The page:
Another blue spiral
Just to illustrate how resource intensive fractal rendering really is. A 4K fractal at 𝟥𝟪𝟦𝟢 ⨉ 𝟤𝟣𝟨𝟢 pixels with an iteration depth of 𝟤𝟧𝟨 would in the worst case scenario (no complex numbers actually escape) require double multiplications. If you had a super-optimized CPU which could do one double multiplication a clock tick (which current CPUs definitely cannot) and ran at 𝟦.𝟢𝟢 GHz, it would still take that massively overpowered machine seconds.  Larger images and higher maximum iterations would only increase the generated overhead. The program’s source code is listed below and can also be downloaded (.java), though the compiled .jar can also be downloaded.
Unrelated to algorithmically generating fractal renderings, I recently found a weed which seemed to be related to the Mandelbrot Set and makes nature’s intertwined relationship with fractals blatently obvious. I call it the Mandel Weed.
Most images nowadays are represented using pixels. They are square, often relatively small and numerous, come in different colors and thereby do a good job being the fundamental building block of images. But one can imagine more coarse-grained and differently shaped pixels. An interesting fact is, that in most monotype fonts two characters placed right next to each other (for example ‘$$’) occupy roughly a square area. So simple ASCII characters can indeed be used to approximately describe any ordinary image. Asciify does exactly this; it takes in an image and some optional parameters and maps the pixels’ intensity onto a character set. Both the large and small default character sets are taken from a post by Paul Bourke.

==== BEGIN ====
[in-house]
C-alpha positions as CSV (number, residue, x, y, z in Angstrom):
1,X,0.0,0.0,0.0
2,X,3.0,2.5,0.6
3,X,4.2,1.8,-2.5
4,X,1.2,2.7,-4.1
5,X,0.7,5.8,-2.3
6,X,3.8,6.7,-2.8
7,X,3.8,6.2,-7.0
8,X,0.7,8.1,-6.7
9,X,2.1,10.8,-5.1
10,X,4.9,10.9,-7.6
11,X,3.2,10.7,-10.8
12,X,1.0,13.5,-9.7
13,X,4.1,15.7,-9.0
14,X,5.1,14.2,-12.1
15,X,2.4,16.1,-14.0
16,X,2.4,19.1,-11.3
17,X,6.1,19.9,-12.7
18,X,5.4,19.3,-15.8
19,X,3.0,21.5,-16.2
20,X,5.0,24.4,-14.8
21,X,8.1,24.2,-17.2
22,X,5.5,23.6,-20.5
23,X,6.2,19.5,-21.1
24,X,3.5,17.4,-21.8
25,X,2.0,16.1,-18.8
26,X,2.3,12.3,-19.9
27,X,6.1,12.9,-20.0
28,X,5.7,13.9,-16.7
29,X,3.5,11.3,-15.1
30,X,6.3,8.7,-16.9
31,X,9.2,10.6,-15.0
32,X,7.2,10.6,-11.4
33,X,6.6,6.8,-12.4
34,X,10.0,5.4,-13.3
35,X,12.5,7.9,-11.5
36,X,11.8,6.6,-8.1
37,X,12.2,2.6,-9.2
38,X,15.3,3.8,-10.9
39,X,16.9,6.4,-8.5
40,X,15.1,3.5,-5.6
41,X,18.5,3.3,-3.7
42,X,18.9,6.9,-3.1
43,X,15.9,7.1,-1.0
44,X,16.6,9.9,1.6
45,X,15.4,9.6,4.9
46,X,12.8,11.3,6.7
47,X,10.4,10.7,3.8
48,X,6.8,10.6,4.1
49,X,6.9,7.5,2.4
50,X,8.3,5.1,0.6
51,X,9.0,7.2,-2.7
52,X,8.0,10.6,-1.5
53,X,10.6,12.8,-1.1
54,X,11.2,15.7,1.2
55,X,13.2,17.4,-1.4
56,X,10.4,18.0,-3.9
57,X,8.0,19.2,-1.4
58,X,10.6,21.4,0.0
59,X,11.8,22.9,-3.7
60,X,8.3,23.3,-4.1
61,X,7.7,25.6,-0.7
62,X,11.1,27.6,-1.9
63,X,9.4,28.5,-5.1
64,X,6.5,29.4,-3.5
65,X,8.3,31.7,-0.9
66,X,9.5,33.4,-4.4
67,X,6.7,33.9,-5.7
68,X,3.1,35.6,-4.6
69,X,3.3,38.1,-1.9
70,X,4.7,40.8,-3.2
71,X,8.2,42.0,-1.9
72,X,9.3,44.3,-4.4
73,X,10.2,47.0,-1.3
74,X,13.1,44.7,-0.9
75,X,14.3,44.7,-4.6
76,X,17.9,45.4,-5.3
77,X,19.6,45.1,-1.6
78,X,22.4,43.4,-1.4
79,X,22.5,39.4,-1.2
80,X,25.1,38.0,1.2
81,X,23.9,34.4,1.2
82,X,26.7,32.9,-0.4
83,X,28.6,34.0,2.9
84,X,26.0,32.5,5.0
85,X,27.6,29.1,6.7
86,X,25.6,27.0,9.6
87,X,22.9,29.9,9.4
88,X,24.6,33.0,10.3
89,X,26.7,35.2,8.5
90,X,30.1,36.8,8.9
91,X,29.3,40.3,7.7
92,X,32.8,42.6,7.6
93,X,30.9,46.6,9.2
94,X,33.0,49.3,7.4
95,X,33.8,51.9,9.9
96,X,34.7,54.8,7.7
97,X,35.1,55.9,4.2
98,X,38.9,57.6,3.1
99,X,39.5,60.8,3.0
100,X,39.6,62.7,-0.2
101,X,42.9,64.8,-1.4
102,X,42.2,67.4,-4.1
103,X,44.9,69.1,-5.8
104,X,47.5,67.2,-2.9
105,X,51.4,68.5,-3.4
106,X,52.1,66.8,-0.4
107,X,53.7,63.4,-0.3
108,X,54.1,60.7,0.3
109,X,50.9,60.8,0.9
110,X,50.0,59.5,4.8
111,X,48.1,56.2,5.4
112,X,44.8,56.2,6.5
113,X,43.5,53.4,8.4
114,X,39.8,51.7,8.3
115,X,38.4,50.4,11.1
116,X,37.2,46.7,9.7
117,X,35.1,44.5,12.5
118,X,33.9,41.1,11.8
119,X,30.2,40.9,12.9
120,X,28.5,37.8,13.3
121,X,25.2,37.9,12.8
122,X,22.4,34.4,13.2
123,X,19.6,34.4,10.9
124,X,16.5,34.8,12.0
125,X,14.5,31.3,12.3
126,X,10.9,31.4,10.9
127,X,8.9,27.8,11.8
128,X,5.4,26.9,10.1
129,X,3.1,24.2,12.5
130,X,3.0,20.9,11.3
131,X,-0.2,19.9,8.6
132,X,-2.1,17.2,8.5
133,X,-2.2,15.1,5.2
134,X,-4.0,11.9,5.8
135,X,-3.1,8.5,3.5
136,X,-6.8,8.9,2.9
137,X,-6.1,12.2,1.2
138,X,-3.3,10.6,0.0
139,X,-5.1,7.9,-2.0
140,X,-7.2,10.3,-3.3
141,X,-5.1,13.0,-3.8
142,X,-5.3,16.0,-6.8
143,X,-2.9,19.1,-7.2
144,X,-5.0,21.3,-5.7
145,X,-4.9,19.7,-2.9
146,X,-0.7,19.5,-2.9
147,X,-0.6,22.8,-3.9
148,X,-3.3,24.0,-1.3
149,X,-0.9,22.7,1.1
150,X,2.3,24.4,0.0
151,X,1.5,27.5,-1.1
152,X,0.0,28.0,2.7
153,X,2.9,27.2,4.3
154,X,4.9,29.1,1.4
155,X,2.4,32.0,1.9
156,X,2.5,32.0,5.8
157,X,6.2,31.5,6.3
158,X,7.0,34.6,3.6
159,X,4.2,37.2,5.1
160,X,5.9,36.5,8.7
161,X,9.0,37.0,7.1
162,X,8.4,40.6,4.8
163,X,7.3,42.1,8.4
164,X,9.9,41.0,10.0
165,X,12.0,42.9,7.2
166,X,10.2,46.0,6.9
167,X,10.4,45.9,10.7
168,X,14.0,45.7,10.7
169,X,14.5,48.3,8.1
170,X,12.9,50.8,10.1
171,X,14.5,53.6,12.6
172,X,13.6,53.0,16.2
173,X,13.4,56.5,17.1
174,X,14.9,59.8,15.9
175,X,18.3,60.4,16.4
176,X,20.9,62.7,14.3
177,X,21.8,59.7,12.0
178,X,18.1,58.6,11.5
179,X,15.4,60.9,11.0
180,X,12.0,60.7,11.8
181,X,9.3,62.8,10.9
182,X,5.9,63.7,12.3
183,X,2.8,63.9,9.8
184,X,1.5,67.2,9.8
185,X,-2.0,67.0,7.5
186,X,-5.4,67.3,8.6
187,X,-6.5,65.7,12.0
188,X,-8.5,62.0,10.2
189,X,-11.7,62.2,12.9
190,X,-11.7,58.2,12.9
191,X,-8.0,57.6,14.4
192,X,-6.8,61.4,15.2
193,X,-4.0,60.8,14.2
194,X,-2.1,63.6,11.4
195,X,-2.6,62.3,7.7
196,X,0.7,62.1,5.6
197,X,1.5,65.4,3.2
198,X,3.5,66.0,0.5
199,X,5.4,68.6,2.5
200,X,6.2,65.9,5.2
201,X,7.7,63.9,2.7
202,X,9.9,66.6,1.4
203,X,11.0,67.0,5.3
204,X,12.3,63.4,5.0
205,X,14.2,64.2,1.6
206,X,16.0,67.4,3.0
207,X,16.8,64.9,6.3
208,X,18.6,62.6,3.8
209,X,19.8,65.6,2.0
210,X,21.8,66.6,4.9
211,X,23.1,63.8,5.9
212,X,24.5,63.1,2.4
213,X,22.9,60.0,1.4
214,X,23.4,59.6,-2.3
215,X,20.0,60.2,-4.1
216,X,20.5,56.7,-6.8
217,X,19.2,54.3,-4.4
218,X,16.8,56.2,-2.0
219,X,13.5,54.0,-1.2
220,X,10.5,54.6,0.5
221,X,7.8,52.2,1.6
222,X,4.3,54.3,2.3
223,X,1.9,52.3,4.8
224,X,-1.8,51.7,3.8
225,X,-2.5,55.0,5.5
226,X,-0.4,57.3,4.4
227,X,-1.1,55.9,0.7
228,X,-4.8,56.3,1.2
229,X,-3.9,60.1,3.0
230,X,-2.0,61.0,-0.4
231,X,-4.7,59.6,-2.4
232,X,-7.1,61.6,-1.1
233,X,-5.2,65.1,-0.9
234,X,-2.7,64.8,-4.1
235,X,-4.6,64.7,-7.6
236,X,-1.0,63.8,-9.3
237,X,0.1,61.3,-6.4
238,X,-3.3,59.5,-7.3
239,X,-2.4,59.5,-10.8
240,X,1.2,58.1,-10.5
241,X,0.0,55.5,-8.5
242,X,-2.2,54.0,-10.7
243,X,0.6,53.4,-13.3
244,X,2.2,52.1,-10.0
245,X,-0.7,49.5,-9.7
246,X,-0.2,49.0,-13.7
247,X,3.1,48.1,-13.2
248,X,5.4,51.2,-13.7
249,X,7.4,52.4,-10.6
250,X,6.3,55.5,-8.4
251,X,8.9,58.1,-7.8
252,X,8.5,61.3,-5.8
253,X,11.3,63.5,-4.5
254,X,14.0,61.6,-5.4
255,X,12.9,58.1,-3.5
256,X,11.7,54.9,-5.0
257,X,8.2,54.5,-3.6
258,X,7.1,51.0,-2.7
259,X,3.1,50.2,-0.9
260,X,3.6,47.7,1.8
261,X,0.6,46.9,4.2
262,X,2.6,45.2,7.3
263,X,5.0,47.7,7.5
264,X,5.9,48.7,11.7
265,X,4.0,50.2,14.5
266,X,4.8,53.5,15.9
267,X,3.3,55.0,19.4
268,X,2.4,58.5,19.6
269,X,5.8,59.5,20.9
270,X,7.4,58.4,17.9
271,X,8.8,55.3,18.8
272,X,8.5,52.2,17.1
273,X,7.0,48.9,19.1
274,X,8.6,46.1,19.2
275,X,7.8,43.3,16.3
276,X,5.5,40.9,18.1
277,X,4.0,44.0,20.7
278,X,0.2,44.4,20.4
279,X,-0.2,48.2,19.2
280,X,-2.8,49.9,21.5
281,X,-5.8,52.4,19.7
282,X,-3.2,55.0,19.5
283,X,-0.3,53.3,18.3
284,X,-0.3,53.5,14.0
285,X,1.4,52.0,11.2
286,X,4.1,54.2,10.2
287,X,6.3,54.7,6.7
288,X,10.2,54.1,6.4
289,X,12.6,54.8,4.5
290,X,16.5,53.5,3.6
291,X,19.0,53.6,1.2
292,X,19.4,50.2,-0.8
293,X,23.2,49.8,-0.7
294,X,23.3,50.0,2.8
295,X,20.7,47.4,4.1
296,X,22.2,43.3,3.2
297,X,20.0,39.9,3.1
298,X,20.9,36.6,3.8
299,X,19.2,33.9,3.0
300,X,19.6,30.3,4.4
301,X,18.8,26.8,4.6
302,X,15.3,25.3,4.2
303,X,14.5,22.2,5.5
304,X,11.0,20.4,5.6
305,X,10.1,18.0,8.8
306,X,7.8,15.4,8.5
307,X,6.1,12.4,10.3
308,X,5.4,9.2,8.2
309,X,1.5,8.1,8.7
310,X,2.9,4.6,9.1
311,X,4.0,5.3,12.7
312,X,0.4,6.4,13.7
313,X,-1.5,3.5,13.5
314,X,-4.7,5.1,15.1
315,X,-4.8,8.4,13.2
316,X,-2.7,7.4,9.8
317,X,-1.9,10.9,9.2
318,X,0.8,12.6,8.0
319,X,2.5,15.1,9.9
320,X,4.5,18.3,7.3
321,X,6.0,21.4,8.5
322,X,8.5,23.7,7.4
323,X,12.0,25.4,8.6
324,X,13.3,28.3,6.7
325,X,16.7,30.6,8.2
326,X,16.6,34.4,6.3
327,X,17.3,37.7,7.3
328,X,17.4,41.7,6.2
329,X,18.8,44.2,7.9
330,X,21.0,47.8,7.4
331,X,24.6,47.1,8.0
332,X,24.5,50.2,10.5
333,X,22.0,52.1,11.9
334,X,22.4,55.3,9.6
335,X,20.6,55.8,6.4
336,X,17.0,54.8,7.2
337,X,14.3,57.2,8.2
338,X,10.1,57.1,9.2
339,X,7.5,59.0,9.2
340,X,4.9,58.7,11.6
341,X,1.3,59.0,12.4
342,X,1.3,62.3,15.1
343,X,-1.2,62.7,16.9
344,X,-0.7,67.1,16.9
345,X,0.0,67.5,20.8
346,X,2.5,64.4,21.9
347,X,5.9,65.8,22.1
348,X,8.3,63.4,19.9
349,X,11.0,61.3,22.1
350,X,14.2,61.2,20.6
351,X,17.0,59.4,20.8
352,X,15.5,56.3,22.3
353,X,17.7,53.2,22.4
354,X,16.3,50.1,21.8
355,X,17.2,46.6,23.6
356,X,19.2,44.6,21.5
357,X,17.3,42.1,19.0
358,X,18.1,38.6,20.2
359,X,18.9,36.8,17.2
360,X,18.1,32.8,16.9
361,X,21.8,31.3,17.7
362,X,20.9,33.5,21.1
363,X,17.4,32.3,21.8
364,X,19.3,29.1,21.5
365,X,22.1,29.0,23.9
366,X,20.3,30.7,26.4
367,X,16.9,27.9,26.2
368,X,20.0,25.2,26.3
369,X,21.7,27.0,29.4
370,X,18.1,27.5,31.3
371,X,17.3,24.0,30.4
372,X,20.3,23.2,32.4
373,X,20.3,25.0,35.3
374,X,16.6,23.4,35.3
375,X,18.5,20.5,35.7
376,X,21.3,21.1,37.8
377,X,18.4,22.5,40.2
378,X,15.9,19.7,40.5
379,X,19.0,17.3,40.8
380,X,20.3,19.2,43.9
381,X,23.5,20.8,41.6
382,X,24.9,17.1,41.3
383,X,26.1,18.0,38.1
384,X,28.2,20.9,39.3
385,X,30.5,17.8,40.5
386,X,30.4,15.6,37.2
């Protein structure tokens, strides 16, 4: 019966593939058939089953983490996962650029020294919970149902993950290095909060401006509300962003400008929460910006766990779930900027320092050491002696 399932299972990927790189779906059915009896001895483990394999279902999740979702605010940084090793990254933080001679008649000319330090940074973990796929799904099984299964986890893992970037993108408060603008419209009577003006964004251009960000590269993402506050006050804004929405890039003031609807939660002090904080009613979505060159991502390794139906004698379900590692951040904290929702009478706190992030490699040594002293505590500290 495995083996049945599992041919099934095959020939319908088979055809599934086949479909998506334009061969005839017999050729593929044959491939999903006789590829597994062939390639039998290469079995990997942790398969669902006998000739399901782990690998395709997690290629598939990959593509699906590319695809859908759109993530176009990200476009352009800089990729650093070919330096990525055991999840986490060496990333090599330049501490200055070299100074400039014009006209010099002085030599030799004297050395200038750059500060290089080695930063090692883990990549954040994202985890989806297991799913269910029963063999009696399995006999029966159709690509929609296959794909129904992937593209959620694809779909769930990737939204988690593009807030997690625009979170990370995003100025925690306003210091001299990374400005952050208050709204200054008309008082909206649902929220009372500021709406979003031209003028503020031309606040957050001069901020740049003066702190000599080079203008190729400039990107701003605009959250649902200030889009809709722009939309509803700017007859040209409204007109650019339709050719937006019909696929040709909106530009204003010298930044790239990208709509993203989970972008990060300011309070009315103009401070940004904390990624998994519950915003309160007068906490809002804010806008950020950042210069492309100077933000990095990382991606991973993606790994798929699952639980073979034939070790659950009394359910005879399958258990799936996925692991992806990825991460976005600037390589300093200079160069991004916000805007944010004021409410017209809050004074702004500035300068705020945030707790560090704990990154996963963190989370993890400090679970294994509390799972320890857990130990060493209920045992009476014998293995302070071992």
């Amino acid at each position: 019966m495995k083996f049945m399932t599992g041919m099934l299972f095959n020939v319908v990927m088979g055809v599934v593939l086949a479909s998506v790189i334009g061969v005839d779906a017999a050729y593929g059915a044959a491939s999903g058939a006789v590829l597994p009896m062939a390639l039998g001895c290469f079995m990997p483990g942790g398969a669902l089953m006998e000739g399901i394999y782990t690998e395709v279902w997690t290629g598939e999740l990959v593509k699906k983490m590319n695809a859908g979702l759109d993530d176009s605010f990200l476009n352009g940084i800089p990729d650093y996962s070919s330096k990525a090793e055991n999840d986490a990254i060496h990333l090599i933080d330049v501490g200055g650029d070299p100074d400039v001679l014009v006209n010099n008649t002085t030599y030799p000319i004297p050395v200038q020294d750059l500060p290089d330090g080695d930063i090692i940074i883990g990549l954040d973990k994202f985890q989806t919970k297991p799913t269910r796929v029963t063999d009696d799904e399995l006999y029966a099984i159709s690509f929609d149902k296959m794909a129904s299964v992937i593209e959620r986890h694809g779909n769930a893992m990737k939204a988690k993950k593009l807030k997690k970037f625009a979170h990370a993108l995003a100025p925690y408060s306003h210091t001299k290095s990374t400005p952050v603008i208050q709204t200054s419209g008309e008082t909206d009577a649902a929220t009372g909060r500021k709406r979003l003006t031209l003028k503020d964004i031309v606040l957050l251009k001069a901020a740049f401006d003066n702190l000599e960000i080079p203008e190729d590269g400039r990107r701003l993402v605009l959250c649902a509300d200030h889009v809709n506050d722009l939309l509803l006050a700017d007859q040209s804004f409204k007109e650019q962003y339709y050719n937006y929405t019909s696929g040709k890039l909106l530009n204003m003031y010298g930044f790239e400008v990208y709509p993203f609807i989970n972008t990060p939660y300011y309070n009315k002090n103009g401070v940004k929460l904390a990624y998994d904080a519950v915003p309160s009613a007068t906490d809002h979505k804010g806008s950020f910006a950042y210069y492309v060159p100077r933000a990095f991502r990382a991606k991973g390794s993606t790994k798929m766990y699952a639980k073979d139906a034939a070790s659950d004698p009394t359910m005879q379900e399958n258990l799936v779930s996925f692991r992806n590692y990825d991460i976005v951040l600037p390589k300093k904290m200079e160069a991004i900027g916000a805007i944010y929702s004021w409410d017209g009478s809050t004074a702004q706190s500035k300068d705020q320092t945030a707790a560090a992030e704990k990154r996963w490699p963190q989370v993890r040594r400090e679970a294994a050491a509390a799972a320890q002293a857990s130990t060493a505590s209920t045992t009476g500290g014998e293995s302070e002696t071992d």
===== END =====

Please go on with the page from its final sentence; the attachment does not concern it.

In conjunction with asciify.py, I wrote index.py, which asciifies a bunch of images and results in their html form; it also creates an index. All images asciified for this post can be viewed through this index .
Converting an image to its asciified form works best when there is a lot of contrast in the image. Because of this, some pre-processing of the image may be required for best results (all images shown where only cropped or rotated). The built-in color functionality also only knows of 𝟪 colors, so bright and different colors look the best, as they interestingly differentiate from one another. The asciified image’s size also plays a role, the larger it is, the better the characters blend into one and appear to be one image.
Asciify is operated on a command prompt; python asciify.py img.png. To parse arguments, the built-in Python module argparse is used. The images are opened and read using the Python Imaging Library module PIL, which needs to be installed for this program to work. Optional arguments include --size N, where the maximum size can be specified, --invert and --smallcharset, which can sometimes increase the asciified image’s visual appeal and --html, which will output an html file to be viewed in a browser. To see the program’s full potential, simply run python asciify.py --help . Source code for both asciify.py and index.py can be downloaded, the first is also listed below.
The two examples above use the color mode, though certain images also work in default black and white mode, such as this spider I photographed.